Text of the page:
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Governing Planetary Boundaries: Limiting or Enabling Conditions for Transitions Towards Sustainability?

  • Falk Schmidt
Chapter

Abstract

It seems intuitive to identify boundaries of an earth system which is increasingly threatened by human activities. Being aware of and hence studying boundaries may be necessary for effective governance of sustainable development. Can the planetary boundaries function as useful ‘warning signs’ in this respect? The answer presented in the article is: yes; but. It is argued that these boundaries cannot be described exclusively by scientific knowledge-claims. They have to be identified by science-society or transdisciplinary deliberations. The discussion of governance challenges related to the concept concludes with two main recommendations: to better institutionalise integrative transdisciplinary assessment processes along the lines of the interconnected nature of the planetary boundaries, and to foster cross-sectoral linkages in order to institutionalise more integrative and yet context sensitive governance arrangements. These insights are briefly confronted with options for institutional reform in the context of the Rio + 20 process. If humankind will not manage a transition towards sustainability, its ‘safe operating space’ continues shrinking. Governance arrangements for such ‘systems at risk’ may then be, first, more ‘forceful’ and, second, may run counter to our understanding of ‘open societies’. It is not very realistic that the world is prepared to achieve the first, and it is not desirable to get the effects of the latter. Scholars and practitioners of sustainability may find this a convincing argument to act now.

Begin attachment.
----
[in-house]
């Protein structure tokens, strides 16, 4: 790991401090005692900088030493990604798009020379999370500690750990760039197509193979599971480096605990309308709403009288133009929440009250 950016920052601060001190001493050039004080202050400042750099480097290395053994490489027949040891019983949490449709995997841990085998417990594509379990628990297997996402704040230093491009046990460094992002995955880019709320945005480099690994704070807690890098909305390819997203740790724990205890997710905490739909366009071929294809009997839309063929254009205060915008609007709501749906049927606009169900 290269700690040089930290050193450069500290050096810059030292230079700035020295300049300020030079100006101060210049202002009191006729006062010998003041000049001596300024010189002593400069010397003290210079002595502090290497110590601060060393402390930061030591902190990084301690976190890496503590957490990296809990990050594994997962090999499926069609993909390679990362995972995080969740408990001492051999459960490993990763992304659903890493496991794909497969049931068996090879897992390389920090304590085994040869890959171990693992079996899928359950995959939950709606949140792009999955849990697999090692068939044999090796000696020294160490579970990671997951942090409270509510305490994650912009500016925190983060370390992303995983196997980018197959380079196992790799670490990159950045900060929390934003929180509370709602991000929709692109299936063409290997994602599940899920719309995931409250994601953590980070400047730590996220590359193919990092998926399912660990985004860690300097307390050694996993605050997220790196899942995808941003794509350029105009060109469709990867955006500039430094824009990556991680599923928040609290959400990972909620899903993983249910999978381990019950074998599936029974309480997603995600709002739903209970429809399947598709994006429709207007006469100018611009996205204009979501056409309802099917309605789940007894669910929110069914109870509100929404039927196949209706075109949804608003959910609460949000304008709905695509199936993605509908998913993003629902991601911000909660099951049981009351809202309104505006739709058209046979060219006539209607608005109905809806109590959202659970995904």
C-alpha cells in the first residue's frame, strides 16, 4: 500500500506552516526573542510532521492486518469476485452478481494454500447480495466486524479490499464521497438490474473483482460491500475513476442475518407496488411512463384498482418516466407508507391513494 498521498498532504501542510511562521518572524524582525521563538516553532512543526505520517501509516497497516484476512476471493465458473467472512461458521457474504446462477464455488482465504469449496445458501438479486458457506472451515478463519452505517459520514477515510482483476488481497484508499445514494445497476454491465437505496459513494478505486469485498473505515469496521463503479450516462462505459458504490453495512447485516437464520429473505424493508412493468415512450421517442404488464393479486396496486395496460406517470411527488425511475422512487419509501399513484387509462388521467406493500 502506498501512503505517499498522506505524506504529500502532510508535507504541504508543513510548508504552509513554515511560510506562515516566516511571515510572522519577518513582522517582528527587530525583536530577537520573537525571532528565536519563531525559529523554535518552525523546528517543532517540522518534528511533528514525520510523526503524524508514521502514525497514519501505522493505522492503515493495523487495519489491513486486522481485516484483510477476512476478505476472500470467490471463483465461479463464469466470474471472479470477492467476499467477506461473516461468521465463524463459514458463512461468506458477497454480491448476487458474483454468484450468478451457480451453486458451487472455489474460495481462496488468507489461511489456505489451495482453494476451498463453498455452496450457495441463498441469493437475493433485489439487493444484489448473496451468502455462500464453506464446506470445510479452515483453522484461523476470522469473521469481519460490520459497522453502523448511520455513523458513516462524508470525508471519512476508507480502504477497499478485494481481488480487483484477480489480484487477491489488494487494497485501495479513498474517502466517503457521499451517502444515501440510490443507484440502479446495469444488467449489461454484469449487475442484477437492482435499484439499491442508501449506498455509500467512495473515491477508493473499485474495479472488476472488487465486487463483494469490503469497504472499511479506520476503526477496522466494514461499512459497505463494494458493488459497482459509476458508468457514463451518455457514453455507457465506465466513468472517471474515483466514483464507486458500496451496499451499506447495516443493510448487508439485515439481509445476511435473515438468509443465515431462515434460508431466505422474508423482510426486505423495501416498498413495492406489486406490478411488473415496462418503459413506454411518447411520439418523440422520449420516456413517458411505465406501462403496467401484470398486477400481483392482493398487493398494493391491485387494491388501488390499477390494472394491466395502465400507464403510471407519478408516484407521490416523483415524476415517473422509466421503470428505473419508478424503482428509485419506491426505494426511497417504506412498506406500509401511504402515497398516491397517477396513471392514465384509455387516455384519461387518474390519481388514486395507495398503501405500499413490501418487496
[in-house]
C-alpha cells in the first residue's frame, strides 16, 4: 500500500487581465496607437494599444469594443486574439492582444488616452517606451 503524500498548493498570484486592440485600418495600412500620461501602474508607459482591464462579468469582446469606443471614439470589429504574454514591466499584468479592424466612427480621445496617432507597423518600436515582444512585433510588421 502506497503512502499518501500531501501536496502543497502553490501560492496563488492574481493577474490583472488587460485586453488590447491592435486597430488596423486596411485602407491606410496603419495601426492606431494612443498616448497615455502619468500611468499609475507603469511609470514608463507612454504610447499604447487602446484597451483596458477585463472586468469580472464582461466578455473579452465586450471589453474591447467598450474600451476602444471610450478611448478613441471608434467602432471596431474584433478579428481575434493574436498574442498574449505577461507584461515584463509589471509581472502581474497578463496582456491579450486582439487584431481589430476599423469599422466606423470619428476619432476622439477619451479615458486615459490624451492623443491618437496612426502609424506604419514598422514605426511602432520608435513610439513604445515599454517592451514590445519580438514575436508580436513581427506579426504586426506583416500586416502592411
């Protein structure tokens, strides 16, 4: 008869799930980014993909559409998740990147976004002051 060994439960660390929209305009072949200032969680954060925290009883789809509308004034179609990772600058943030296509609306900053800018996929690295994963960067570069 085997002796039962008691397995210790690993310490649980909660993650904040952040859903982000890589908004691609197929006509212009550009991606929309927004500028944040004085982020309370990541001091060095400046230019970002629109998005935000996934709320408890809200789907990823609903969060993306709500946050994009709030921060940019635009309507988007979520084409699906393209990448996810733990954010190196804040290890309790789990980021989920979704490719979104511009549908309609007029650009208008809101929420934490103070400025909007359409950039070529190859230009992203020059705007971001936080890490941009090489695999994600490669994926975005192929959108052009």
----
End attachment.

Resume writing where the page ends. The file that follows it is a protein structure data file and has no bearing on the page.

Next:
Keywords

Governance Arrangement Issue Area Governance Reform Governance Response Climate Engineering 
These keywords were added by machine and not by the authors. This process is experimental and the keywords may be updated as the learning algorithm improves.

Notes

Acknowledgements

This paper benefitted from the reviews done by Professor Ernst U. von Weizsaecker and Dr. Louis Lebel, and comments by Professor Oran R. Young. The full responsibility for remaining inconsistencies and possible shortcomings stays with me as author.

Open Access. This chapter is distributed under the terms of the Creative Commons Attribution Noncommercial License which permits any noncommercial use, distribution, and reproduction in any medium, provided the original author(s) and source are credited.

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Copyright information

© The Author(s) 2013

Open Access. This chapter is distributed under the terms of the Creative Commons Attribution Noncommercial License which permits any noncommercial use, distribution, and reproduction in any medium, provided the original author(s) and source are credited.

Authors and Affiliations

  1. 1.Academic Officer in the Executive Office of IASSPotsdamGermany

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